Risk Factors for Getting Cancer More Than Once

Improved healthcare and increased accessibility of modern diagnostic and treatment methods have resulted in prolonged life expectancy in the general population and particularly in people with cancer. However, some cancer survivors get a second cancer diagnosis during their lifetime. This article reviews the reasons why this could happen and describes a case of successful treatment of multiple cancers in the same person.

Key takeaways:

With improved cancer diagnostics and treatment, the cure rate of cancer has reached approximately 80% in children and almost 70% in adults. As the population of cancer survivors increases (about 18 million living in the U.S.), more is being learned about their long-term health issues. One such issue is a higher risk of getting second cancer during the lifetime.

Factors increasing the risk of multiple cancers

Indeed, about 1 in 6 people diagnosed with cancer receive this diagnosis for the second time, and the proportion of second cancer has doubled in the last three decades. Previous cancer treatments, unhealthy lifestyles, concomitant diseases, and genetic predisposition — all increase the risk of developing multiple cancers.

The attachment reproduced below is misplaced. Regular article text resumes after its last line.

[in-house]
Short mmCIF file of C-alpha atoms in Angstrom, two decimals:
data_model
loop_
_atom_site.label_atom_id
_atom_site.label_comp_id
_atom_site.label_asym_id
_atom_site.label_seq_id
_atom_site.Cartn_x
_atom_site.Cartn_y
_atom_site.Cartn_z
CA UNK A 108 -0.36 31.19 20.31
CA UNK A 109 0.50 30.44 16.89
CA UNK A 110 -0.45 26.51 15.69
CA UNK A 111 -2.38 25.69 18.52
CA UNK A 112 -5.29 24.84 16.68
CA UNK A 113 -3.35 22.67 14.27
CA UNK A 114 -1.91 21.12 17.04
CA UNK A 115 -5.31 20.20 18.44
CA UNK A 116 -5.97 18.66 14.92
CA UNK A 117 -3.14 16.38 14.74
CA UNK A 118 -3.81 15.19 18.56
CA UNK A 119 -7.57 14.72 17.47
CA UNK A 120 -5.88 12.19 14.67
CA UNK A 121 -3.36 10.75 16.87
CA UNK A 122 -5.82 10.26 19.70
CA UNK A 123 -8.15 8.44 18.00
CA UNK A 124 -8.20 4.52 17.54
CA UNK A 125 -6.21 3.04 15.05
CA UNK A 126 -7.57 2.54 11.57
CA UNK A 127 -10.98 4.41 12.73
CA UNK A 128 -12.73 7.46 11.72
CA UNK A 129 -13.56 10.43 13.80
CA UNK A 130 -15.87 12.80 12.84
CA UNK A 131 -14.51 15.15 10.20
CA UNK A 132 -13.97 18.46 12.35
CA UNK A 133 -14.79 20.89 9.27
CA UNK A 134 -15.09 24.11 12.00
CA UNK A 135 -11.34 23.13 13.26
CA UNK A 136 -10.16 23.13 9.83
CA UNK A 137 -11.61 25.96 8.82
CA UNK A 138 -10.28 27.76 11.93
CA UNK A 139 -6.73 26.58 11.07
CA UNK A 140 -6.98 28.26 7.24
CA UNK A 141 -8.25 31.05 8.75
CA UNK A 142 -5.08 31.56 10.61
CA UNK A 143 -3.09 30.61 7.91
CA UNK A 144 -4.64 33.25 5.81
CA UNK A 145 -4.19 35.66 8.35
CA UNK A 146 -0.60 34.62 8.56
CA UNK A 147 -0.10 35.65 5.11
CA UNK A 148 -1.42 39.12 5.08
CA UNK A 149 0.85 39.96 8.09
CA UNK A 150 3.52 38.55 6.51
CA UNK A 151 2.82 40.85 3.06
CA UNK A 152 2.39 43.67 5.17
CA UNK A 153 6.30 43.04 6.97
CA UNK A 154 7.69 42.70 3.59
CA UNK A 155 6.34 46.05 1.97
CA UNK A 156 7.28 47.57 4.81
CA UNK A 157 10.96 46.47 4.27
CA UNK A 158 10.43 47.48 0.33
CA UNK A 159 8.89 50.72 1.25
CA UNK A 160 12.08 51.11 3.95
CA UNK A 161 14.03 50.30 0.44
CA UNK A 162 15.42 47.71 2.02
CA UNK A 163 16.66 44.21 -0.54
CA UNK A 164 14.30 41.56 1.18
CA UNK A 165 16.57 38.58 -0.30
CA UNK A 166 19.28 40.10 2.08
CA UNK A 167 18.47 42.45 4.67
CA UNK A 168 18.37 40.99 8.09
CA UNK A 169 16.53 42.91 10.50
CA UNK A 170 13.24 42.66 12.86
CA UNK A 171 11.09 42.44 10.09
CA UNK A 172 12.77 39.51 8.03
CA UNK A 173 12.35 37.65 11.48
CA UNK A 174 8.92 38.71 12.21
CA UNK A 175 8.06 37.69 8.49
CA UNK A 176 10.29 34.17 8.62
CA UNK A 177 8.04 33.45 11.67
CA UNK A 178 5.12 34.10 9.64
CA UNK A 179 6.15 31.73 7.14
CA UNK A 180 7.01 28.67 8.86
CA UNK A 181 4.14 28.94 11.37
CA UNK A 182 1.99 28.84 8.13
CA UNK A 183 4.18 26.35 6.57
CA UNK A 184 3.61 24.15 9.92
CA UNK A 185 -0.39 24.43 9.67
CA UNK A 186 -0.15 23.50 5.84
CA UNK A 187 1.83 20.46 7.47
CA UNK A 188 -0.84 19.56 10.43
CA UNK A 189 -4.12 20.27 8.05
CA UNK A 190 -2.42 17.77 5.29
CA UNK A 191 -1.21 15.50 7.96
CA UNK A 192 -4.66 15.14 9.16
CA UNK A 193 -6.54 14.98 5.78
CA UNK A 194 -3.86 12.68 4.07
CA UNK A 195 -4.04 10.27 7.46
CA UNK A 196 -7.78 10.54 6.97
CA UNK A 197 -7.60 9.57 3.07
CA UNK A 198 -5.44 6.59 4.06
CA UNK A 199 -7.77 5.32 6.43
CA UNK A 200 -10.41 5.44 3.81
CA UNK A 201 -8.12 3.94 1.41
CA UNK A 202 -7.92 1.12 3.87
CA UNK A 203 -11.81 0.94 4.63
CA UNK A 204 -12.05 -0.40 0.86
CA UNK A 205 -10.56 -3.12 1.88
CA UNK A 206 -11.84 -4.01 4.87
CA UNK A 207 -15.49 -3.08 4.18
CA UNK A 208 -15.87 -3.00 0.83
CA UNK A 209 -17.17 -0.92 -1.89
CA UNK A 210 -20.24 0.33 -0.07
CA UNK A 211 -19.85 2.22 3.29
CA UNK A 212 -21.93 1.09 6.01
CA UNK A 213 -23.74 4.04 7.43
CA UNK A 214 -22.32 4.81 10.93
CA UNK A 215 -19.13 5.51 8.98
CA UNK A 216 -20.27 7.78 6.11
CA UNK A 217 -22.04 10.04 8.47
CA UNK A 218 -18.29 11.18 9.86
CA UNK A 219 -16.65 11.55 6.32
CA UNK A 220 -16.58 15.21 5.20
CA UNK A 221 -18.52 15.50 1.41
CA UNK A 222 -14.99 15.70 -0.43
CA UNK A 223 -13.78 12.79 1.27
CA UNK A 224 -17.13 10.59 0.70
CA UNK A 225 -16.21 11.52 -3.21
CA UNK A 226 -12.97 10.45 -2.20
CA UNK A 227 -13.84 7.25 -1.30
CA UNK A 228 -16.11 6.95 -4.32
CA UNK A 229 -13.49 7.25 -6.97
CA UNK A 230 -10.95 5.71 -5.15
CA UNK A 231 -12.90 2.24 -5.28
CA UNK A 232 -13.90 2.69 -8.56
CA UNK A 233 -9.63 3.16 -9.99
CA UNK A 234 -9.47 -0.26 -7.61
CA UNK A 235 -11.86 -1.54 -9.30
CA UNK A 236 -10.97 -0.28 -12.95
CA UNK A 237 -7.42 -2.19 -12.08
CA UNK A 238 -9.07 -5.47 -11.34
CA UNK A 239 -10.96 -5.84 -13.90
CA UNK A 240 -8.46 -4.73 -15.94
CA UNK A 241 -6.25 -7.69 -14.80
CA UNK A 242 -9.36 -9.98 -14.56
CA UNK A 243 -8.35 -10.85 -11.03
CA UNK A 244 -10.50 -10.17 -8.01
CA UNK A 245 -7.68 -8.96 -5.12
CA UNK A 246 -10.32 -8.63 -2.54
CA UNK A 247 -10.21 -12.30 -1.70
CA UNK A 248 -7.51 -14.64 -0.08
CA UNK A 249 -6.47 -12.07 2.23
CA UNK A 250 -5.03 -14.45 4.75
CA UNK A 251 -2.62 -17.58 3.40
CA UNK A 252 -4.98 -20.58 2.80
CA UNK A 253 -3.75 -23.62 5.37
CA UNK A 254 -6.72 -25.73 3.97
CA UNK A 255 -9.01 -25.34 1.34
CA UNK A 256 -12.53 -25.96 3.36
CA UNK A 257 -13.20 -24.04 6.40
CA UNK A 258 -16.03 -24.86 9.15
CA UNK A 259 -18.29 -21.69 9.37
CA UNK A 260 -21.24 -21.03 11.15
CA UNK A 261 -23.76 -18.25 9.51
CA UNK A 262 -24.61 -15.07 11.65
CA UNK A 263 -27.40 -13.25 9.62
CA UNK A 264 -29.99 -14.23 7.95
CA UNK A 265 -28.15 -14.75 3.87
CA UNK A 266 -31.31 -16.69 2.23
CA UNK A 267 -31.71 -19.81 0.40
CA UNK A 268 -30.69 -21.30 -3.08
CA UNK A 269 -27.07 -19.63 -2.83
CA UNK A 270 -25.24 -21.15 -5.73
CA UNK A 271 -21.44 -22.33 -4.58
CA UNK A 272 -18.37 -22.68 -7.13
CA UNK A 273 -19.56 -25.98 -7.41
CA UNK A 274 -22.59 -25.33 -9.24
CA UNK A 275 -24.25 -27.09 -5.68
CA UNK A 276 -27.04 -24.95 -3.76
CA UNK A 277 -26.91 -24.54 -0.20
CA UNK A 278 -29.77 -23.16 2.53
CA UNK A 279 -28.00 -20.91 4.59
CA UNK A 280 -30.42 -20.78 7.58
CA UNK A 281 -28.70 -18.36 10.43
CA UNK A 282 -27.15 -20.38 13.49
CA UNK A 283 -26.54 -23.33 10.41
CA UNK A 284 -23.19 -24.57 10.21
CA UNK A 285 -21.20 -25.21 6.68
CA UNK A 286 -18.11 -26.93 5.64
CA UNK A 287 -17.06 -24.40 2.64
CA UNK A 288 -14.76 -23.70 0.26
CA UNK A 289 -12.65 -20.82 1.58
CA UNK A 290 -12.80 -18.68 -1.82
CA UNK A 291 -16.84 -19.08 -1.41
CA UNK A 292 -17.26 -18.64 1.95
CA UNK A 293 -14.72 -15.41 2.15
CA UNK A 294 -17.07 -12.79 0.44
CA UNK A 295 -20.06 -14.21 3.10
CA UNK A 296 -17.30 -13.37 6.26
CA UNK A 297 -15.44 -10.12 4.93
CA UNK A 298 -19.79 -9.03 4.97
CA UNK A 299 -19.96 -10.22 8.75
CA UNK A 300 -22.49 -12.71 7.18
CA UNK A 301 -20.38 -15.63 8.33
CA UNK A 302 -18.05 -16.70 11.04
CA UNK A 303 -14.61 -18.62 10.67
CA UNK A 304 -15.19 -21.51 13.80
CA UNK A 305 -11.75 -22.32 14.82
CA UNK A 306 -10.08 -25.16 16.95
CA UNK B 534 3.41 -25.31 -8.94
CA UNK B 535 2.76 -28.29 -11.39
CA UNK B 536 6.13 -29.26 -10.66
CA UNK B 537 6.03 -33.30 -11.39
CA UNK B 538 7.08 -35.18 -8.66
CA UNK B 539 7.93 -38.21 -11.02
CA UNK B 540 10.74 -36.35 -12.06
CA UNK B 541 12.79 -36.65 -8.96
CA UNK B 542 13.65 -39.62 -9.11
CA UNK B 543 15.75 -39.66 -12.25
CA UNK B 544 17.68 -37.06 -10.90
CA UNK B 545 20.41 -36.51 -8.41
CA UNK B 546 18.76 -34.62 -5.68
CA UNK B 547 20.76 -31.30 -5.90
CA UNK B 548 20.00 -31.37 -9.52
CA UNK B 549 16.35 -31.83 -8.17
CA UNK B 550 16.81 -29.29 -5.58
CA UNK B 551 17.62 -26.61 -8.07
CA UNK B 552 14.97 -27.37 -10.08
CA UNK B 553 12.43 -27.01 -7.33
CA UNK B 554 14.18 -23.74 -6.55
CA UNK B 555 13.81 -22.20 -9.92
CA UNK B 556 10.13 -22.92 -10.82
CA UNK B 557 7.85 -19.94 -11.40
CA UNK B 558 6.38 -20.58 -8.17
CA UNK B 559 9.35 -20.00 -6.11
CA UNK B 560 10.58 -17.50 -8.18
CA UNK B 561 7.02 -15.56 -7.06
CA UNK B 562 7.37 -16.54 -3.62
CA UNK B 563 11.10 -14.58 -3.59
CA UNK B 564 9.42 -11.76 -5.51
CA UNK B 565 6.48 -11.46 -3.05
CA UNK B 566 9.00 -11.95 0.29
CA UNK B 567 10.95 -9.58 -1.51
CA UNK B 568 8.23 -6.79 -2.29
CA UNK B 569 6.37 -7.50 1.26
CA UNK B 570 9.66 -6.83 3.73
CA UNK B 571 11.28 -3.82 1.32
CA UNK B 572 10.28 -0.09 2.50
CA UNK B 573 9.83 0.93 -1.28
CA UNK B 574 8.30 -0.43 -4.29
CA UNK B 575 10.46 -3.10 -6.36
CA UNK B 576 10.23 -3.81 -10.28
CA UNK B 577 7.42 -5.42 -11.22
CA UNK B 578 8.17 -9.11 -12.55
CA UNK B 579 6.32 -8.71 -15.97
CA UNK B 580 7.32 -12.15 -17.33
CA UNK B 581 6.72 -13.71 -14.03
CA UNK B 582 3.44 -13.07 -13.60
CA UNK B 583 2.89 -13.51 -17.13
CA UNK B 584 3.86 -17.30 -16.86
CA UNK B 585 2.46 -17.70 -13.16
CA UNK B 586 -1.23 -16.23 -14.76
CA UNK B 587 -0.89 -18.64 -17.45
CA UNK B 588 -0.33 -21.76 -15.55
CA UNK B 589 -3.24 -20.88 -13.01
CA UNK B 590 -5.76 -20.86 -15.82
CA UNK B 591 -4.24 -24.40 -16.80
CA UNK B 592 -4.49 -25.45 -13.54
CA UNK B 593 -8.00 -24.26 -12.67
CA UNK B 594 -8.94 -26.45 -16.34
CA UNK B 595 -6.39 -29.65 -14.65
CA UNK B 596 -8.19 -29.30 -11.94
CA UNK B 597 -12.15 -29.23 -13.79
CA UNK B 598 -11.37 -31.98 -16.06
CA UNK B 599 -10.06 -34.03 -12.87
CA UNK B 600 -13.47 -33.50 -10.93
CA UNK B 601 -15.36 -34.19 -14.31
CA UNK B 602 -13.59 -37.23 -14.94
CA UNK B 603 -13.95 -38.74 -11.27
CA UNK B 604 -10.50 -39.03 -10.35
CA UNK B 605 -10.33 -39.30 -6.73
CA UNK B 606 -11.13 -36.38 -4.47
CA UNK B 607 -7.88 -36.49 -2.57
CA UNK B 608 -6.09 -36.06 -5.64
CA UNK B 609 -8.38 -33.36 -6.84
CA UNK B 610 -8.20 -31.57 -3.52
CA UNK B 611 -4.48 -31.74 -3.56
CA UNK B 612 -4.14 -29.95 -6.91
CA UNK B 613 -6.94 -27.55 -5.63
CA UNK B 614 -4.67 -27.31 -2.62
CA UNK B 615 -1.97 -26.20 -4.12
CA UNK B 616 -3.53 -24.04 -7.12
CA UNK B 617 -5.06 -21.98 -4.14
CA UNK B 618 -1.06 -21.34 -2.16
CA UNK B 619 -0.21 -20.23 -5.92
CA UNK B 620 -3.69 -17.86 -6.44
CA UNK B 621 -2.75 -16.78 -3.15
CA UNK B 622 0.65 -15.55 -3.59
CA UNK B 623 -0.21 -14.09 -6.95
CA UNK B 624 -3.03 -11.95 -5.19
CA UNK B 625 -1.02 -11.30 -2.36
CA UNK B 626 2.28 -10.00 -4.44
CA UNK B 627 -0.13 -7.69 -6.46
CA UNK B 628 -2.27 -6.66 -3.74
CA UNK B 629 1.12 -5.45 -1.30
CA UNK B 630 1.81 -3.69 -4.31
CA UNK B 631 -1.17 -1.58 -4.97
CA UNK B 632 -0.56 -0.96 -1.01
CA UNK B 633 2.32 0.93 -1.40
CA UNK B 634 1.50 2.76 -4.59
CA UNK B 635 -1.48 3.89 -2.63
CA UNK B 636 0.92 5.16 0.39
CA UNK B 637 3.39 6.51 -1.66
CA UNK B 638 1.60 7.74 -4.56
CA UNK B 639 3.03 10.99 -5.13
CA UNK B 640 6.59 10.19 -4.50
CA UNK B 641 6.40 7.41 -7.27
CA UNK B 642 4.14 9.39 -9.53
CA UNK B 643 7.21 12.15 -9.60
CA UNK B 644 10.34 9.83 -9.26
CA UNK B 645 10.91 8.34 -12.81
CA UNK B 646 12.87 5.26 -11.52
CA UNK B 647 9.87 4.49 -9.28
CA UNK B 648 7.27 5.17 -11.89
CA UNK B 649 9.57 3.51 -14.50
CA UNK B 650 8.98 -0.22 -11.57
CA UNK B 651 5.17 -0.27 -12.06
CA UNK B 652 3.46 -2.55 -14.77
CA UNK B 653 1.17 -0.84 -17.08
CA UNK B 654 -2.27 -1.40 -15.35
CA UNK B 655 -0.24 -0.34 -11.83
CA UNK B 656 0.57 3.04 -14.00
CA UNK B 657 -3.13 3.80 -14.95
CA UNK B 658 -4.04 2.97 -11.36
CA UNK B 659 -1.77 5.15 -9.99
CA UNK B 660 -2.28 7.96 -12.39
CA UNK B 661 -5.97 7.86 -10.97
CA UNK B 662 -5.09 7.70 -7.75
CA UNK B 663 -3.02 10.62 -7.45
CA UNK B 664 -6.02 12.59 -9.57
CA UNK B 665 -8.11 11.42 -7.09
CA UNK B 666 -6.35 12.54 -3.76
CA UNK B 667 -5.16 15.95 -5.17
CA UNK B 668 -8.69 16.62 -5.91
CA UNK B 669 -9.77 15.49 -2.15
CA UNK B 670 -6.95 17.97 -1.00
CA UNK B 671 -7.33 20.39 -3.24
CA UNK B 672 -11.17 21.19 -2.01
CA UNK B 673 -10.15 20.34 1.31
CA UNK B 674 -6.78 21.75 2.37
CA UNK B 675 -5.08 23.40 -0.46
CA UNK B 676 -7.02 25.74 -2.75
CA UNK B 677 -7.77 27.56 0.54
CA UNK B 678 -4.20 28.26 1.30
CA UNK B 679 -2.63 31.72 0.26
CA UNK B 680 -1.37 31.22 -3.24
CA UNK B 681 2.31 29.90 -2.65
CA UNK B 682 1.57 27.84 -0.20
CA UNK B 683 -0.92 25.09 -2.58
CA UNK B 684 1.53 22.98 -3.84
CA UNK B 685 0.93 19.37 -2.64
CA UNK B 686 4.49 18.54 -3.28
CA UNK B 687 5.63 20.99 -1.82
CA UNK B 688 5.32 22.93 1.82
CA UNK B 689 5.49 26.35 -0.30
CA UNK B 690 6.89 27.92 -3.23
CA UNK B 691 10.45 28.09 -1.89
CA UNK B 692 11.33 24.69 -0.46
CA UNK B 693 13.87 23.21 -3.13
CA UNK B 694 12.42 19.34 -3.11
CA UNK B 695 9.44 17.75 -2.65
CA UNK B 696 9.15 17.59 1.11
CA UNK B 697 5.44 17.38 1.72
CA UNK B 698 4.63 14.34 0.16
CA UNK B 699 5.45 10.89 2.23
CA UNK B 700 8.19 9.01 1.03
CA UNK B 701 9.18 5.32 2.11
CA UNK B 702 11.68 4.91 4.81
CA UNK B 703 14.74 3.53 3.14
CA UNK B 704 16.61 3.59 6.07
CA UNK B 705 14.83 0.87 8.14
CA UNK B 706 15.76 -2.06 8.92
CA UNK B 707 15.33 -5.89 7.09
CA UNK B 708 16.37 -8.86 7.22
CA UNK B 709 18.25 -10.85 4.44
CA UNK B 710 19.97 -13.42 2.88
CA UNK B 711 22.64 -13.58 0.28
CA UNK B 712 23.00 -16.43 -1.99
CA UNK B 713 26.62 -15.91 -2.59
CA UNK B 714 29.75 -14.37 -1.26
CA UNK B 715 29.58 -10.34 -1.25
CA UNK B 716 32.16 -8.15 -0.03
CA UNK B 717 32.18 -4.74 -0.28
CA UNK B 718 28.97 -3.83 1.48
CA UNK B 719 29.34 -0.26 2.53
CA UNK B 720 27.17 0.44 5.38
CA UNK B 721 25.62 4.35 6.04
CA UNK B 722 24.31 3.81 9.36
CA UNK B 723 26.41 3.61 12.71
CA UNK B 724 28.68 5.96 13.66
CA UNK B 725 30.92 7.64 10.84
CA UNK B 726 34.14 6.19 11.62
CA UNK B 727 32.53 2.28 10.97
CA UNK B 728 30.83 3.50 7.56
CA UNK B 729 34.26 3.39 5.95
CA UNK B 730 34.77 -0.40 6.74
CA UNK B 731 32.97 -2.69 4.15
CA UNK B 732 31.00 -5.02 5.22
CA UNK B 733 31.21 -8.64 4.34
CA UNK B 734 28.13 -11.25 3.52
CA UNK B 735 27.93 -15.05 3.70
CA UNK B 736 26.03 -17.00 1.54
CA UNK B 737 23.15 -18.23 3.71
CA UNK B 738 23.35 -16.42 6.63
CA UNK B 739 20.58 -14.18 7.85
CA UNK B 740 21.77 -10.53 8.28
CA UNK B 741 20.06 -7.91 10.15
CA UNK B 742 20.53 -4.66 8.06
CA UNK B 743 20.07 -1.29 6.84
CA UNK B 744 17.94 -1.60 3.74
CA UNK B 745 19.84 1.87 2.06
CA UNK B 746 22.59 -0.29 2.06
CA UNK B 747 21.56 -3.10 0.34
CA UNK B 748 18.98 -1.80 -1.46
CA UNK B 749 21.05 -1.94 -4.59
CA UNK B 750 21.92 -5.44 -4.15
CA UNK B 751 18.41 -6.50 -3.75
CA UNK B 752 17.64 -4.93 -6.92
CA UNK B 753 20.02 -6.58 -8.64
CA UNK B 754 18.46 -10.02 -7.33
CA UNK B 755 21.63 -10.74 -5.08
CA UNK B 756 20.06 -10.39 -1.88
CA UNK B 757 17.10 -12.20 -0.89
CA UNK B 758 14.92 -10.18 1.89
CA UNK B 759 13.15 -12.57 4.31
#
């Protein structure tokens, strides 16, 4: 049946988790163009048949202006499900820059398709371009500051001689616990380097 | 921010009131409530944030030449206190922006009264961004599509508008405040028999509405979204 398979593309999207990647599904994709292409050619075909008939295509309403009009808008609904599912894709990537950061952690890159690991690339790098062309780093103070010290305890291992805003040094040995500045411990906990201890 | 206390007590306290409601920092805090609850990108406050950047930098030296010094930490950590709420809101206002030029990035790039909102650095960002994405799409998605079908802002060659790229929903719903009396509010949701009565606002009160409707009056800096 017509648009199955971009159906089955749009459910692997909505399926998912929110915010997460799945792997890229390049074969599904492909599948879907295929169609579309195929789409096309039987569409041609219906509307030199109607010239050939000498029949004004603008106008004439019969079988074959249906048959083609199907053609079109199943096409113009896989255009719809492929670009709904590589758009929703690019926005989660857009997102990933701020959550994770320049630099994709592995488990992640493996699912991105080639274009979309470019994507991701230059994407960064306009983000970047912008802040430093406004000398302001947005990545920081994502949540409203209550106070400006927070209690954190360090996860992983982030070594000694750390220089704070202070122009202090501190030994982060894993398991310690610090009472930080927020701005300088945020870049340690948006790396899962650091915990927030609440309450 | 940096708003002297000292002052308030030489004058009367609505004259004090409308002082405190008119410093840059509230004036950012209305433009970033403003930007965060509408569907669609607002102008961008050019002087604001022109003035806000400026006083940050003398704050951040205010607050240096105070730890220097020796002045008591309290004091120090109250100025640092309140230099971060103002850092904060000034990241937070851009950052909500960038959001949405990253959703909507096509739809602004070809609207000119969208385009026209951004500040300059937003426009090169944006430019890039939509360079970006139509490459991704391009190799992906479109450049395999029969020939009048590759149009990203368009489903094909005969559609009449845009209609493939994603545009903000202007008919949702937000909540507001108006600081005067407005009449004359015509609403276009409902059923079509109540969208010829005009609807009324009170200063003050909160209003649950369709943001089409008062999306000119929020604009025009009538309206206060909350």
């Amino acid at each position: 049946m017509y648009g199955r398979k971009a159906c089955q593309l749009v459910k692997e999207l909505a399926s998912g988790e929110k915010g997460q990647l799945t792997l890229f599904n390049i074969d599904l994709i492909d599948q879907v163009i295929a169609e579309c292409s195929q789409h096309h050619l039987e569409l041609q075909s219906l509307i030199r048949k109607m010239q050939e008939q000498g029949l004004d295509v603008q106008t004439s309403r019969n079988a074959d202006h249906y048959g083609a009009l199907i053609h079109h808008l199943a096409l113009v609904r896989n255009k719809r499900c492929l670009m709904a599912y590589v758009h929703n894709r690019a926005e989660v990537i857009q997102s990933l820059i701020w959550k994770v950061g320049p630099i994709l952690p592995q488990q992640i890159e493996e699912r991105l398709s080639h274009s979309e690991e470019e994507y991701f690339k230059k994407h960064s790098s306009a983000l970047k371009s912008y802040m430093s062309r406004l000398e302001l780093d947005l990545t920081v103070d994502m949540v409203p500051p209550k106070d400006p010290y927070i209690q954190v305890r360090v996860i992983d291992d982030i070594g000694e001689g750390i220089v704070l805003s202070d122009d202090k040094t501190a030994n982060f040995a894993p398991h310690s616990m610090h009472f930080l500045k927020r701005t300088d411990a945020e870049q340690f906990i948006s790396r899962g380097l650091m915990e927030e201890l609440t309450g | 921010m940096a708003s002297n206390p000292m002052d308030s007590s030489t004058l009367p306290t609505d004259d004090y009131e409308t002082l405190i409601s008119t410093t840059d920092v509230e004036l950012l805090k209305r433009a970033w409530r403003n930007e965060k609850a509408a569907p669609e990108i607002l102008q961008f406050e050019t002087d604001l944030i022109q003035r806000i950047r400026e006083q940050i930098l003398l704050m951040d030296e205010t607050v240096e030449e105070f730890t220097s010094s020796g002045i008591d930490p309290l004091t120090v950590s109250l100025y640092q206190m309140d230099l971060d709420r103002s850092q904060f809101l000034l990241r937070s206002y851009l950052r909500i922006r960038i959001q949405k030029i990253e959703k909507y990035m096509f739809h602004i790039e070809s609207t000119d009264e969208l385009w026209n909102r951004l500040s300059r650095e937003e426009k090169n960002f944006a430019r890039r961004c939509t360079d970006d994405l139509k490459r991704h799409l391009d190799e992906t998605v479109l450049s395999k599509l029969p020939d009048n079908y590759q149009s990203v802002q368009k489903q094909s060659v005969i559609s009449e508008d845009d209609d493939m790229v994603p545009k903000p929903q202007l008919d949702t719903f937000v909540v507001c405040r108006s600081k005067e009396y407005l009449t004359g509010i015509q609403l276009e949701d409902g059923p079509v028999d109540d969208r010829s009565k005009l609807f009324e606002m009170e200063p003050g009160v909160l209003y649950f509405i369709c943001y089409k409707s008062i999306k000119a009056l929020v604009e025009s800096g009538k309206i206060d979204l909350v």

Previous cancer treatments

Some types of chemotherapy and radiation therapy, especially when administered at high doses and for prolonged periods, are associated with an increased risk of developing a second cancer. The most common cancer types which occur as a consequence of previous cancer treatment are myelodysplastic syndrome and acute myeloid leukemia (types of blood cancer).

Both chemotherapy and radiation therapy act by hampering cancer cell division processes. Since cancer cells divide more actively compared with healthy cells, the effect on cancer cells is more pronounced. However, healthy cells are also exposed to some DNA damage which tends to accumulate over time to the extent that cellular DNA repair mechanisms are not able to handle. This may eventually lead to a secondary cancerous transformation.

Lifestyle choices

Certain lifestyle factors such as smoking, excess alcohol intake, and obesity are well-known risk factors for the development of many cancers. For instance, smoking is associated not only with lung cancer but also with cancer of the oral cavity, pharynx, esophagus, stomach, liver, pancreas, and others. Of note, the risks associated with exposure to several adverse lifestyle habits may be much higher than those for either risk factor alone.

Adverse lifestyle factors, like smoking, may enhance the effect of chemotherapy or radiation therapy on cancer risk. In women with breast cancer administered radiation therapy, the development of second lung cancer was restricted to smokers. Therefore, if adverse lifestyle factors are not eliminated, the risk of developing second cancer increases.

Concomitant diseases

Concomitant diseases, especially those affecting endocrine and immune systems, increase the risk of developing several cancers. Some cancers, including breast, ovarian, uterine, and prostate cancer are dependent on sex hormones. Thus, states with hormonal disbalance may influence the development of several cancers in different organs of the reproductive system.